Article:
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State lawmakers will again attempt a smoking ban



In yet another sign that North Carolina is no longer the tobacco stalwart it once was, the General Assembly appears poised to again consider a smoking ban in restaurants, work sites and even bars.

State Rep. Hugh Holliman, the House majority leader from Lexington and a former smoker, planned to file the bill on Wednesday, the day the legislative session opened -- a move that will no doubt spark debate between public health advocates, tobacco companies and hospitality-industry lobbyists who want to look out for their bottom line. He last sought a ban in 2007, when his bill narrowly failed in the House of Representatives.

This time, Holliman, a lung cancer survivor who lost his sister to the disease, thinks he'll be more successful. "It's a health issue whose time has come," he said.

A decade or even a few years ago, a public smoking ban would have been unheard of in the home state of R.J. Reynolds and Lorillard, where tobacco once drove development of Winston-Salem, Durham and Duke University. But as more people grow concerned about the air they breathe, public sentiment turns against smokers, and Big Tobacco loses lobbying power while Big Pharma's seems to increase, even restaurant groups, traditionally vocal opponents of smoking bans, are accepting prohibitions -- in some form -- as inevitable, as are tobacco companies.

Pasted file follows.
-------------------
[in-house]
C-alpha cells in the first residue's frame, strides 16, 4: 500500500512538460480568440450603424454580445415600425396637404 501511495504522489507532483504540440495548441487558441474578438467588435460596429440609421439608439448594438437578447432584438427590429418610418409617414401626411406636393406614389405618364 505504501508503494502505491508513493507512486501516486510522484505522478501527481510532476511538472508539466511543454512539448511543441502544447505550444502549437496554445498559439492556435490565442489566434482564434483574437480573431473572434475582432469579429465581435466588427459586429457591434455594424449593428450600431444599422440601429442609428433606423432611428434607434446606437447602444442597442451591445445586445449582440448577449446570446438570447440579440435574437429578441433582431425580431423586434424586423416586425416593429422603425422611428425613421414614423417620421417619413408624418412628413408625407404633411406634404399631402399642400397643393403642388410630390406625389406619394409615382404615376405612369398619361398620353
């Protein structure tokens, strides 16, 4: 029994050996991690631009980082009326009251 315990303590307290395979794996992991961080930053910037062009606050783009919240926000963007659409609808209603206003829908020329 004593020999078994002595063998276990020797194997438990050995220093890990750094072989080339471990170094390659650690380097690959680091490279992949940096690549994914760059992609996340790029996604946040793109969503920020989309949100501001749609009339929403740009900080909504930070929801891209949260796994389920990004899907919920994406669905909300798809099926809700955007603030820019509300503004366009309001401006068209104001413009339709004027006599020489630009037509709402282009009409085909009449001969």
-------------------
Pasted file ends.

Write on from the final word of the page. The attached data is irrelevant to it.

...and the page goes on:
Will a ban pass here? Certainly sentiment favors smoke-free restaurants. An Elon University poll in 2007 found that 62 percent of people said they would support or strongly support a statewide law against smoking in public places, such as public buildings, offices, restaurants and bars. Paradoxically, 67 percent of the same people polled said business owners and not the government should make that decision -- a personal-liberty argument that has proved the most sustaining argument against a ban.

Chris Hayes, a senior legislative analyst of the conservative John W. Pope Civitas Institute, said he suspects Holliman's ban may just get the needed votes to pass if a compromise is reached. But an outright ban? Forget it. "It failed by six votes two years ago," Hayes said. "If he introduces the outright ban as stringent as it was two years ago ... I think it's going to be right on that margin again."